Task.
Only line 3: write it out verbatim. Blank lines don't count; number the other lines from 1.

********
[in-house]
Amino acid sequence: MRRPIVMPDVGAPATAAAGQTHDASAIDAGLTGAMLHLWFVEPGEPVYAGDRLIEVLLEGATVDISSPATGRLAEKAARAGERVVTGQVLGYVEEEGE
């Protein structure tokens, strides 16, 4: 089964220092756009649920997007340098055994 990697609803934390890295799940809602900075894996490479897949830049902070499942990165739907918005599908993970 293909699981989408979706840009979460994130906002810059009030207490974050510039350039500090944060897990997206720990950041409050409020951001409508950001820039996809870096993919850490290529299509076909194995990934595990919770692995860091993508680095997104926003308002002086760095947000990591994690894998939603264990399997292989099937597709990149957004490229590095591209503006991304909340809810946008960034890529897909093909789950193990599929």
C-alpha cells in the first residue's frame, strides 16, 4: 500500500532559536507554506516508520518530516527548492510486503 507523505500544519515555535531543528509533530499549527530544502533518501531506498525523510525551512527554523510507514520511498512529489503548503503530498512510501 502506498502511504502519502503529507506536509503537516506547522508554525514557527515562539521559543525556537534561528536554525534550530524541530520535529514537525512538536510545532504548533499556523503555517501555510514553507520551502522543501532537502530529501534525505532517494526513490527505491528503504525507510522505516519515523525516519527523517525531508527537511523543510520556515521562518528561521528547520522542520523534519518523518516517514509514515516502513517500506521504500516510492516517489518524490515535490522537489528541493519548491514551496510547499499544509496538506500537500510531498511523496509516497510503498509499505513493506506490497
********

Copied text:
């Protein structure tokens, strides 16, 4: 089964220092756009649920997007340098055994 990697609803934390890295799940809602900075894996490479897949830049902070499942990165739907918005599908993970 293909699981989408979706840009979460994130906002810059009030207490974050510039350039500090944060897990997206720990950041409050409020951001409508950001820039996809870096993919850490290529299509076909194995990934595990919770692995860091993508680095997104926003308002002086760095947000990591994690894998939603264990399997292989099937597709990149957004490229590095591209503006991304909340809810946008960034890529897909093909789950193990599929």